If you want to make your own suet you can use peanut butter mixed with sunflower seeds which is a favorite of most woodpeckers, but just remember that this mix is best in colder temperatures as it can melt easily in hotter temperatures.
The Red-bellied will also eat cracked corn but I do not like to offer it because it attracts a lot of the blackbirds and squirrels. However, that is up to you and what your preferences are.
This woodpecker will come to platform feeders, suet feeders, tube feeders, window feeders, fruit feeders, and hopper feeders. I have even seen them come to my hummingbird feeder to drink the nectar in summer.
Other Common Woodpeckers
There are six other common woodpeckers besides the Red-bellied that you may see in your backyard on the eastern half of the United States. They are as follows:
Red-headed Woodpecker – this bird has a striking red head, neck, and top of breast with bold black feathers with white on them. The breast is also a bold white. They are not as common as the Red-breasted but seem to be picking up in numbers. They feed on insects, seeds, nuts, fruit, berries, and sometimes bird eggs and baby birds.
Pileated Woodpecker – one of the biggest woodpeckers with a flaming red crest and black and bold white stripes down the neck. The body is mostly black. Many people call it Woody Woodpecker as it looks like the animated bird. Pileateds are about sixteen to nineteen inches in length. You can spot them on dead trees or fallen logs feeding on their favorite…carpenter ants. They will come in to your suet feeder for seed and nuts (juveniles mostly) especially in winter but I have had them in summer time too.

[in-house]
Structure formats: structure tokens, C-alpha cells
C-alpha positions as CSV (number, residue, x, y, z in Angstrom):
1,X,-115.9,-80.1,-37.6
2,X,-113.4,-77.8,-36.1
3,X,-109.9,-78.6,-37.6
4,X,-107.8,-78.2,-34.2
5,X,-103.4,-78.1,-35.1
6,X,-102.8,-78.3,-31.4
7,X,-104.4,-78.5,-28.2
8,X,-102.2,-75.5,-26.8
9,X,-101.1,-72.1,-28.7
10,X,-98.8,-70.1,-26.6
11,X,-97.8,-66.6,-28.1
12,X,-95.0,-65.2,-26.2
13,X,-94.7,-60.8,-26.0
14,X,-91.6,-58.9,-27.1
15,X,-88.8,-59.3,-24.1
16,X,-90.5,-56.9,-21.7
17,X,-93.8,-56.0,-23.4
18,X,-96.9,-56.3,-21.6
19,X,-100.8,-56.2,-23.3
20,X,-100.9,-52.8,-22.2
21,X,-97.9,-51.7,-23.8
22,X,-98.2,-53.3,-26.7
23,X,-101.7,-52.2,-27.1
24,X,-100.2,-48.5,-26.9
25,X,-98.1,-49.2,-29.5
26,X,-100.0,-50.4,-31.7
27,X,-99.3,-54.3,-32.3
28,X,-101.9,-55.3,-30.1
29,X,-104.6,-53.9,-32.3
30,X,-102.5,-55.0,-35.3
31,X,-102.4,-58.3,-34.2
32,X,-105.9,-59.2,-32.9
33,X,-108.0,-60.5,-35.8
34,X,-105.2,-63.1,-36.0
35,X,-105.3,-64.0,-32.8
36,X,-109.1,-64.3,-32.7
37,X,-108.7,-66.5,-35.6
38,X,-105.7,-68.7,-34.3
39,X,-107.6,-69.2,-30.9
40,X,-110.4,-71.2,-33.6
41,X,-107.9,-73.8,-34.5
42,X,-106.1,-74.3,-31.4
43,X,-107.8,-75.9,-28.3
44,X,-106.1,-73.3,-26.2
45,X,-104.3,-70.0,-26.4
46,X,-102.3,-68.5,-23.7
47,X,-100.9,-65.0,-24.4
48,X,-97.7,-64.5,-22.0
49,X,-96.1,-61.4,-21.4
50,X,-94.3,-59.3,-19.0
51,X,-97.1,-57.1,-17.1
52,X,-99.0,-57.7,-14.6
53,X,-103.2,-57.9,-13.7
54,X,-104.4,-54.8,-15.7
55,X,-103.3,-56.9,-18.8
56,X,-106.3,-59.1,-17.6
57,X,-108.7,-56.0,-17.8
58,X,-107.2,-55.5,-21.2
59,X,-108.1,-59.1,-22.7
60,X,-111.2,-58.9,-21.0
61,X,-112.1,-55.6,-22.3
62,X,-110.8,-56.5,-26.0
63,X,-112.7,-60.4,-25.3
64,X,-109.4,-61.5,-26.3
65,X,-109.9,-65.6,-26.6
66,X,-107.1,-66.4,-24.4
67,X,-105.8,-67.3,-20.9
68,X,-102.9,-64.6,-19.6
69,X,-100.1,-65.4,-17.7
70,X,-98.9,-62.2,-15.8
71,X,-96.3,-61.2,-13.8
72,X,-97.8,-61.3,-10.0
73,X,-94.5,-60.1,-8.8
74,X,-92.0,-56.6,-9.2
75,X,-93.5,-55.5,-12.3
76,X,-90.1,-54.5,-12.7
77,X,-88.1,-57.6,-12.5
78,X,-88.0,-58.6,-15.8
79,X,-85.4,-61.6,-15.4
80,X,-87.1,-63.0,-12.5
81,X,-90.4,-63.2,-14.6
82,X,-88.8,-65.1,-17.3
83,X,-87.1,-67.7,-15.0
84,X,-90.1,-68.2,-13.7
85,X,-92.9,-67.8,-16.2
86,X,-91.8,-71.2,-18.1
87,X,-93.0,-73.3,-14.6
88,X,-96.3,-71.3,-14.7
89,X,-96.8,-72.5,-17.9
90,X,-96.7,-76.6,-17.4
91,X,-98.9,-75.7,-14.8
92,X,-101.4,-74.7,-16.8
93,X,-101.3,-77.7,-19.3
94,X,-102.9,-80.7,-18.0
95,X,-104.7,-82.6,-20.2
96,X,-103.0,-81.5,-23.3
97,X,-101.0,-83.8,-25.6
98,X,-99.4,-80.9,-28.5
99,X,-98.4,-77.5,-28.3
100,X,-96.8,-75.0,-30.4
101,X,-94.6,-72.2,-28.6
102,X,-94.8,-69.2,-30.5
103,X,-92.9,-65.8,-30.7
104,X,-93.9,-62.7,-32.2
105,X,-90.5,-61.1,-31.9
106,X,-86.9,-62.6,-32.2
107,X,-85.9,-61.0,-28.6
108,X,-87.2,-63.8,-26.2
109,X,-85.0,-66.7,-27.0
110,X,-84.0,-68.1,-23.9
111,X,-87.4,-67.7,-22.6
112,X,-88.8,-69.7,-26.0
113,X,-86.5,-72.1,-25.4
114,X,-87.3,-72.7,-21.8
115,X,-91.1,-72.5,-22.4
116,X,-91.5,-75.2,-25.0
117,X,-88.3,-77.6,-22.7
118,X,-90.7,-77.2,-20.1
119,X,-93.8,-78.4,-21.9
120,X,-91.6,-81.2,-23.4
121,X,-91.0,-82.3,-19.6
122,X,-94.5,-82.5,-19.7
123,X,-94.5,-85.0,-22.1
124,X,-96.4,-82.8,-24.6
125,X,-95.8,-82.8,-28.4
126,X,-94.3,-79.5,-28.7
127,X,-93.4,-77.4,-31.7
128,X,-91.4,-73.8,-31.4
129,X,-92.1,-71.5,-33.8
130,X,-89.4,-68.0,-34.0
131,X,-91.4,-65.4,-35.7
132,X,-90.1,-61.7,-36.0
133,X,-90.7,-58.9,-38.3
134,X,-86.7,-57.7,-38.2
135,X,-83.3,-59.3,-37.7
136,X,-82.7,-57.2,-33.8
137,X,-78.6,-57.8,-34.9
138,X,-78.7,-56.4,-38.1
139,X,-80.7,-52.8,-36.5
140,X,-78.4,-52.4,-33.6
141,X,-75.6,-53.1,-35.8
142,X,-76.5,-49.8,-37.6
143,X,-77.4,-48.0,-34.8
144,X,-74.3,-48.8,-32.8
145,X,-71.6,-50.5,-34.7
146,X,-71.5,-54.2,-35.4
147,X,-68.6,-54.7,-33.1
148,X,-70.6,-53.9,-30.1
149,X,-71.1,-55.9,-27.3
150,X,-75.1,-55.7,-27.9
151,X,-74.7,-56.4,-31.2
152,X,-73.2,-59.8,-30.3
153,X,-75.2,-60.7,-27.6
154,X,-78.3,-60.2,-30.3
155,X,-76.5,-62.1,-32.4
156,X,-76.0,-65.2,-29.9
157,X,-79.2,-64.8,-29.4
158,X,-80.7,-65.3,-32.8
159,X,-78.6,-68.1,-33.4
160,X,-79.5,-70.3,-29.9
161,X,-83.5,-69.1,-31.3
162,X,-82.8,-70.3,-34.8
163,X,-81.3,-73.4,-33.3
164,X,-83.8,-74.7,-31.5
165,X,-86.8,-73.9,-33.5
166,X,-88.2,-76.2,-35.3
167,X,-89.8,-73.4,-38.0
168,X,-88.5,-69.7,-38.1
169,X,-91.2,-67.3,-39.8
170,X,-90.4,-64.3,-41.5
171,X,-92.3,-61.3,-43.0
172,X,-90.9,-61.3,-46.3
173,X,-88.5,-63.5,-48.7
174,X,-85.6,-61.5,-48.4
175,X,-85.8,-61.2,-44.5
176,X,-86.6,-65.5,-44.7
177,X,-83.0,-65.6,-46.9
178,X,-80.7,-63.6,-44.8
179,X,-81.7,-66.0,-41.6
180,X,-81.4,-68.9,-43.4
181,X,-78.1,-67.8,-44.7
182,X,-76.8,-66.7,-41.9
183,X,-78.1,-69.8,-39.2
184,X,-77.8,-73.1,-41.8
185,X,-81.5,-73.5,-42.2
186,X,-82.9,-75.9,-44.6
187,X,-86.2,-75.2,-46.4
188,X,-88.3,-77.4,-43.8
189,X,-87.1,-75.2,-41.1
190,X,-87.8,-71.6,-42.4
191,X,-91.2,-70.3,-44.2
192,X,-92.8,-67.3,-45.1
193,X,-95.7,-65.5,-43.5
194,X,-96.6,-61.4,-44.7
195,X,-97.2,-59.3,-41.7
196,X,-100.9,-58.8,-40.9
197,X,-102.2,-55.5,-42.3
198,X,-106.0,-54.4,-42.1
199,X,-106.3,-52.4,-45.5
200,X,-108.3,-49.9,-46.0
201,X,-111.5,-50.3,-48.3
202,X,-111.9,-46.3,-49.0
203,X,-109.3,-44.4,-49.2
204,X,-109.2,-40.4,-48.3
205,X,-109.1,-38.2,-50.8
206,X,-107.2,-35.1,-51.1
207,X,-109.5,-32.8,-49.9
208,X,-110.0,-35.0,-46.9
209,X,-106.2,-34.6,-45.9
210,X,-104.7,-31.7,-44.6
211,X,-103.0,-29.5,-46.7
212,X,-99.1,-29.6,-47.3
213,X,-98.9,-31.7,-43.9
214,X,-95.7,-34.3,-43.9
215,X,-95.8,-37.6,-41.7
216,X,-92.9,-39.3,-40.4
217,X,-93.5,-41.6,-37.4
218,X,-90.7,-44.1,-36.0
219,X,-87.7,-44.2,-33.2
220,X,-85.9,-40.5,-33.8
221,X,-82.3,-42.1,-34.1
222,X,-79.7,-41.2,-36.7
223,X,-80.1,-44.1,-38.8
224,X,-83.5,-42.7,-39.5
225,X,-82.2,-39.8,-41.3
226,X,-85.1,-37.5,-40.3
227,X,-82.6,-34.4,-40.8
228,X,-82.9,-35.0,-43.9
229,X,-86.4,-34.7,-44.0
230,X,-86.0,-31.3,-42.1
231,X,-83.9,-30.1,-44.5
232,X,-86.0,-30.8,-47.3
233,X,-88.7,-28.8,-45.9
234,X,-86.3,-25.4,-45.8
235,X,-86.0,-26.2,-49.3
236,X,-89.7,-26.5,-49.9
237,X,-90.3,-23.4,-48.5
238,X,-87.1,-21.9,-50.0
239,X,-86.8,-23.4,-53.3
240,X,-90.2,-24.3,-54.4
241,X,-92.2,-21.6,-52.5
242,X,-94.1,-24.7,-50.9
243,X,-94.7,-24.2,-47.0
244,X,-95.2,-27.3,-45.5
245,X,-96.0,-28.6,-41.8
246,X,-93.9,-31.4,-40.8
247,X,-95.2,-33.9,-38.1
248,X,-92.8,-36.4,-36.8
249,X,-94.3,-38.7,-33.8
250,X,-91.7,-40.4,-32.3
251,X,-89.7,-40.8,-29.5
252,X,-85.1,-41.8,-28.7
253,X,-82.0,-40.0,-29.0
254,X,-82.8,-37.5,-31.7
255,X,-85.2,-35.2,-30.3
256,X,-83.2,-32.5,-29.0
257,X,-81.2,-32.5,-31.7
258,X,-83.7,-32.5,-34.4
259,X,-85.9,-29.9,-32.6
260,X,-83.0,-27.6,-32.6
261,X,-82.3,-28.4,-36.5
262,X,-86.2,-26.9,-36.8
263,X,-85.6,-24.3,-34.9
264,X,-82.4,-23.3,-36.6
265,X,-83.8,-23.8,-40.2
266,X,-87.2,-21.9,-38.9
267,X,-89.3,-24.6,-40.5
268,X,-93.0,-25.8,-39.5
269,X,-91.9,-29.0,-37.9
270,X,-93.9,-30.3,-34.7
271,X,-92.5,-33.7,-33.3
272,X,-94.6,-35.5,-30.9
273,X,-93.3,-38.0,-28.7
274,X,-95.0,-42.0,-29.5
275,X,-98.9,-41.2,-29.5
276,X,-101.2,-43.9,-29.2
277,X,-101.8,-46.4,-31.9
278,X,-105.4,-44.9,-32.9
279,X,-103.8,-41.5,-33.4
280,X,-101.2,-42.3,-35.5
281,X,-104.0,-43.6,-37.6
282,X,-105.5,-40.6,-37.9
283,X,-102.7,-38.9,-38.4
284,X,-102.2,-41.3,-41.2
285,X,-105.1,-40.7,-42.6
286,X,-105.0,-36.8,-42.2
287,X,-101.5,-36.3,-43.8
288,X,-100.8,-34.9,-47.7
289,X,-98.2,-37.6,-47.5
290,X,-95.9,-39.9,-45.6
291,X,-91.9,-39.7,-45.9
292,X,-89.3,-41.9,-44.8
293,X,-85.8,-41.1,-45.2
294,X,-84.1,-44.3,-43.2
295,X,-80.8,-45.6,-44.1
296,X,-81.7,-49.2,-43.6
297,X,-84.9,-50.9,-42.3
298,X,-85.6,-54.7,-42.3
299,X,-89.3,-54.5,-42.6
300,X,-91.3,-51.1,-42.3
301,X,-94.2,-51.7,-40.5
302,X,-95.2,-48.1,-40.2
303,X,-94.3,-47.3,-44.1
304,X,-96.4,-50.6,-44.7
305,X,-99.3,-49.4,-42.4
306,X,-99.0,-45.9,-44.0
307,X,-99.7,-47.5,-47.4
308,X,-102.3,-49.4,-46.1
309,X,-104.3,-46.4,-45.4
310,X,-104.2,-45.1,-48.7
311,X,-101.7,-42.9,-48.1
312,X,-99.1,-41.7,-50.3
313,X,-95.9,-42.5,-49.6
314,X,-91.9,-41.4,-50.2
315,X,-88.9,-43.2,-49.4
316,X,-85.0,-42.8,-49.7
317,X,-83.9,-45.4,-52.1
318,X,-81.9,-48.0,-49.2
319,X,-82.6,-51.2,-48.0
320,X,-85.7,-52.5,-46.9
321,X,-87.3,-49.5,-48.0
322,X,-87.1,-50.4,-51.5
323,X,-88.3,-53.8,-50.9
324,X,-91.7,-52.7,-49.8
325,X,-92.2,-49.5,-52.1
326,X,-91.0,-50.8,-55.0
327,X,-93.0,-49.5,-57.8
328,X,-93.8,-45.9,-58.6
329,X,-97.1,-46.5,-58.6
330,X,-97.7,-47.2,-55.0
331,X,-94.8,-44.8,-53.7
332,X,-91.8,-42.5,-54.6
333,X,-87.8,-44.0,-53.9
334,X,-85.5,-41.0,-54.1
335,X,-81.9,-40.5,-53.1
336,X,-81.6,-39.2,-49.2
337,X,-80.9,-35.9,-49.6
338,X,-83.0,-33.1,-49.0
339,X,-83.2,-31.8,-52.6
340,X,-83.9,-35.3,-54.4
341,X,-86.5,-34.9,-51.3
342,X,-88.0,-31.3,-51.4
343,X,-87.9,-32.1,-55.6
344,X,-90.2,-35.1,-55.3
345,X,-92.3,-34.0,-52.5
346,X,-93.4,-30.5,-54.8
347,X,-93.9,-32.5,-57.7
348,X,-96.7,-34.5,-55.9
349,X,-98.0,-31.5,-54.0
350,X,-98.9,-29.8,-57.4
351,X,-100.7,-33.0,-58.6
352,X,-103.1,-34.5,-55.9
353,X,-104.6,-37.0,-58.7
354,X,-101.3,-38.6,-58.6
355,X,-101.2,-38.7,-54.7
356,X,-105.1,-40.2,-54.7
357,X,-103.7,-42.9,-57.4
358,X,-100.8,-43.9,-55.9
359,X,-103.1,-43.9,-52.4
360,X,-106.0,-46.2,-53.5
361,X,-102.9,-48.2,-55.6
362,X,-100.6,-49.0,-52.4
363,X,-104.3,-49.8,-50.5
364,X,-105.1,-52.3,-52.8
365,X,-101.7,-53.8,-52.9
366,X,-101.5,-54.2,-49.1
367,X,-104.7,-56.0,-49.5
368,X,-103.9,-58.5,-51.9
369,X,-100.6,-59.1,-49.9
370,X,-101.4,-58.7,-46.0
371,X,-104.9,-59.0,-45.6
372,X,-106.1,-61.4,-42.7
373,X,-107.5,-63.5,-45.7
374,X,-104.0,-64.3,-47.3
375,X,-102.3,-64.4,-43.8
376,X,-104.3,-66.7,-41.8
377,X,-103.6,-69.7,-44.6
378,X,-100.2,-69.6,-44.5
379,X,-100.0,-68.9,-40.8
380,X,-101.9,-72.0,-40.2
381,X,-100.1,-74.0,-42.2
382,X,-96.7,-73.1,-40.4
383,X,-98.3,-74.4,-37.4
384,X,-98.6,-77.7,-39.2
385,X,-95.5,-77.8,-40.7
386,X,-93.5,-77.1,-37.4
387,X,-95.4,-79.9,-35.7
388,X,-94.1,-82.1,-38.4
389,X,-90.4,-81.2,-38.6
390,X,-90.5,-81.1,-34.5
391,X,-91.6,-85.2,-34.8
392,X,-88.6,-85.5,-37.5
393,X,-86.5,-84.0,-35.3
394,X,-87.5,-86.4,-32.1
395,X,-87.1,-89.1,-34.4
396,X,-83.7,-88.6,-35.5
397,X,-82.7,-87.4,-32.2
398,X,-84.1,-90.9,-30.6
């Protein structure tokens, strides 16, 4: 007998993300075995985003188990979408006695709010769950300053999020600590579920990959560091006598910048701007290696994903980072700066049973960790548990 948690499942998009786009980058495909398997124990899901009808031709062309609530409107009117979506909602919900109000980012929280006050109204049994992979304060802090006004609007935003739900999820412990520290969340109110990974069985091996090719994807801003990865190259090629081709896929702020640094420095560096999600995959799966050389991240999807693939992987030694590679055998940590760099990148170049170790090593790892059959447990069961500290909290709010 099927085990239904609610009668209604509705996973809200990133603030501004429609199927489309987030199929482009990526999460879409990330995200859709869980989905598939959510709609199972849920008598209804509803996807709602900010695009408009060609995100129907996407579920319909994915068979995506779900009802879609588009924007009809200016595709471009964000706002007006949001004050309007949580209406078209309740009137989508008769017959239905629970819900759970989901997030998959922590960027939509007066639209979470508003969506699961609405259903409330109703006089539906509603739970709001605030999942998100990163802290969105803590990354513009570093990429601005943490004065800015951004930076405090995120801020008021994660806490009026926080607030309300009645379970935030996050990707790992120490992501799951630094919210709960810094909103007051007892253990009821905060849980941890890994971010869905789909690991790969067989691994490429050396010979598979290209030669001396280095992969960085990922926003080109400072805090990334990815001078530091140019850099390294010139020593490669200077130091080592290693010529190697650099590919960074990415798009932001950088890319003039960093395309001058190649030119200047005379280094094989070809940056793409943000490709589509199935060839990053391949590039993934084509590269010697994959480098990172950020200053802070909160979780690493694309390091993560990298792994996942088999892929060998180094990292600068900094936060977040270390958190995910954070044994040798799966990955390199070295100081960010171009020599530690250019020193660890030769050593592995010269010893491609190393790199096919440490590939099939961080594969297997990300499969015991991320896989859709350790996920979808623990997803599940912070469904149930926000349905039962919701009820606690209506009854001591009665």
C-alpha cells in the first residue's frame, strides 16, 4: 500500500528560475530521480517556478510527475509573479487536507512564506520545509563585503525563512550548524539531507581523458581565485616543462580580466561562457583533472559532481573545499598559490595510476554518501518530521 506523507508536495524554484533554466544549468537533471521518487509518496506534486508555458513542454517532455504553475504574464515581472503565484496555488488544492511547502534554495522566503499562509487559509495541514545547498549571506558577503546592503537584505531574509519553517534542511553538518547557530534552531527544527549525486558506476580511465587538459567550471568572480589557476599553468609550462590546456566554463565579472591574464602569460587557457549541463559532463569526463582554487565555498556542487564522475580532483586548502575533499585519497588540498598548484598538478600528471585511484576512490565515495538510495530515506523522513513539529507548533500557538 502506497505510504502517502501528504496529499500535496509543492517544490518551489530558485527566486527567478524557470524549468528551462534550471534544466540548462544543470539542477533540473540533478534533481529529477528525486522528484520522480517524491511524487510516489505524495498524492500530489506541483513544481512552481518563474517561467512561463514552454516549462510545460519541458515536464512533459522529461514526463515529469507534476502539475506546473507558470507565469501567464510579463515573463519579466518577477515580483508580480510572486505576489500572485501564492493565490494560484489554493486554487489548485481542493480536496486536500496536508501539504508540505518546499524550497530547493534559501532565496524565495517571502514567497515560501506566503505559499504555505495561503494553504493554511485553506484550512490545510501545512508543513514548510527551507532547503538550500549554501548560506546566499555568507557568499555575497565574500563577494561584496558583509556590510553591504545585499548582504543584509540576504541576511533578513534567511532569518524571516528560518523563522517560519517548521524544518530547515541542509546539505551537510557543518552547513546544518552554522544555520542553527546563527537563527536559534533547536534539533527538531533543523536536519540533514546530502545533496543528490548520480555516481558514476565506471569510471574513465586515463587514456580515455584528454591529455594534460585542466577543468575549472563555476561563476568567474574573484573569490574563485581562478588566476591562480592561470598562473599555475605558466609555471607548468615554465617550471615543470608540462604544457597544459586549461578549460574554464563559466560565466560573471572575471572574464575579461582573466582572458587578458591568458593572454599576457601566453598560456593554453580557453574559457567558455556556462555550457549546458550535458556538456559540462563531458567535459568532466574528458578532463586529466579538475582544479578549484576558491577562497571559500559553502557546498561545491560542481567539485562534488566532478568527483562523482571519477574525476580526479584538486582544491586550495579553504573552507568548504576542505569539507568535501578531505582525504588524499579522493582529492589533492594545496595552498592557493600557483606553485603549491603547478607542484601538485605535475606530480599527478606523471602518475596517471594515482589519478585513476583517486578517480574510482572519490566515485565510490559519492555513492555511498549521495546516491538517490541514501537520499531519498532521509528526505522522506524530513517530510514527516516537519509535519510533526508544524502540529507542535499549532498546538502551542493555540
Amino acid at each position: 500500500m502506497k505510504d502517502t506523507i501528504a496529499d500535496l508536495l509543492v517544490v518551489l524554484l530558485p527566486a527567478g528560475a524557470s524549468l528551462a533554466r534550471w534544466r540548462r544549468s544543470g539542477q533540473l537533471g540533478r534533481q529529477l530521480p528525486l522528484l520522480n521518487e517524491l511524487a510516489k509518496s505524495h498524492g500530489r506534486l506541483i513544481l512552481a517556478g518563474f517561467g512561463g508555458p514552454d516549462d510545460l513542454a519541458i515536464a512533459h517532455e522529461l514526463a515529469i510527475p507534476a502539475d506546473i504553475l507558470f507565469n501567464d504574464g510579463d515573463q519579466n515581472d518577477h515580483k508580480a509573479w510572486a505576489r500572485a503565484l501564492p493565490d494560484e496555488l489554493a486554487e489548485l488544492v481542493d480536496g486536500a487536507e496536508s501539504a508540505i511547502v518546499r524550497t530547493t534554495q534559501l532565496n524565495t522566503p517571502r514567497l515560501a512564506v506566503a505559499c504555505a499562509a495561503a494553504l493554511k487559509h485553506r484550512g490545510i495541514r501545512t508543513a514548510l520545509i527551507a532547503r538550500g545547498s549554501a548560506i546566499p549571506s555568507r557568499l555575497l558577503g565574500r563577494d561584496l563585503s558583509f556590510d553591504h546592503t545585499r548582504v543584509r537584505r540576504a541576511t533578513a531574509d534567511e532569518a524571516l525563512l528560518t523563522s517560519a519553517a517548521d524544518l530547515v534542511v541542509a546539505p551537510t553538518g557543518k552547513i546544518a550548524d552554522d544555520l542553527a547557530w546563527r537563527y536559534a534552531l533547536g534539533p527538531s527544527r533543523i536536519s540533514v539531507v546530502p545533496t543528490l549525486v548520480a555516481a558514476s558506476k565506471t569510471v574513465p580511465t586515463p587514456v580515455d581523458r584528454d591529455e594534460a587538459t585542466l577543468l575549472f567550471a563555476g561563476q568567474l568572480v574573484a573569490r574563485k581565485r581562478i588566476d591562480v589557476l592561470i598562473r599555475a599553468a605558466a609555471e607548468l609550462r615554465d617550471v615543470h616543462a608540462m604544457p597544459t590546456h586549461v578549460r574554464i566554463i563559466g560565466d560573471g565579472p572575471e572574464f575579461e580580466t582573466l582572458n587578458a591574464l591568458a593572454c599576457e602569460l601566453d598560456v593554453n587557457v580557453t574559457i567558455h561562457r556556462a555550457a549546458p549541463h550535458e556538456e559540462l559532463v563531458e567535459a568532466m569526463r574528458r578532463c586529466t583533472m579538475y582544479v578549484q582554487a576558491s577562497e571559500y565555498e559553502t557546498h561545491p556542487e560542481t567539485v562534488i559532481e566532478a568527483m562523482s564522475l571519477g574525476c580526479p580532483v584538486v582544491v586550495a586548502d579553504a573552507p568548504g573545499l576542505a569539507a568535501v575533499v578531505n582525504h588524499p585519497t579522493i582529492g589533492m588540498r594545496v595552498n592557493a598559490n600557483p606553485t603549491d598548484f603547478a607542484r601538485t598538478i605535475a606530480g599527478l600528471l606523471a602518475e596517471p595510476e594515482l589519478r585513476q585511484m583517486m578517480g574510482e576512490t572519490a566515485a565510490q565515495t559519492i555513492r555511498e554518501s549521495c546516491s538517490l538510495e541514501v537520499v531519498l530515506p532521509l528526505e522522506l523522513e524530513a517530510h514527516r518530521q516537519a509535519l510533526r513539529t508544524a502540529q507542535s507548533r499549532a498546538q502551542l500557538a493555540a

Northern Flicker – can be found mostly at the base of trees feeding on mostly ants but also termites, beetles, and caterpillars. In winter they eat fruits and berries and will come in to your suet feeders.
Hairy Woodpecker – is about the size of a robin with black and white stripes and red on its head. It feeds on insects mostly but will also eat seeds and berries and will come in to your suet feeder.
Downy Woodpecker – the Downy is pretty much a smaller version of the Hairy Woodpecker with a shorter beak, and can be a permanent resident at your backyard feeders. It eats insects, seeds, berries, and suet.
Yellow-bellied Sapsucker – they eat sap from trees, insects, berries, and fruit. You can find these in woodlands, groves, and orchards. You can identify this sapsucker with yellow along its black breast. We usually see this woodpecker in the winter months in Kentucky.
It is not too difficult attracting Red-bellied Woodpeckers to your backyard feeders. Their favorite food is insects but they will come in to eat your sunflower seed, nuts, berries, suet, and fruit. I have this woodpecker year round in Kentucky as it does not migrate here. It is a year round resident in most areas with the exception of the colder climates on the eastern half of the United States.
Just don’t mistake this beautiful woodpecker for the Red-headed Woodpecker which is also a very striking bird. Yes, the Red-bellied has a bright red crown and nape but it does not have an entirely red head like the Red-headed. There is a big difference in the two. Either way, you can’t go wrong in having one or the other or even both in your backyard ;-).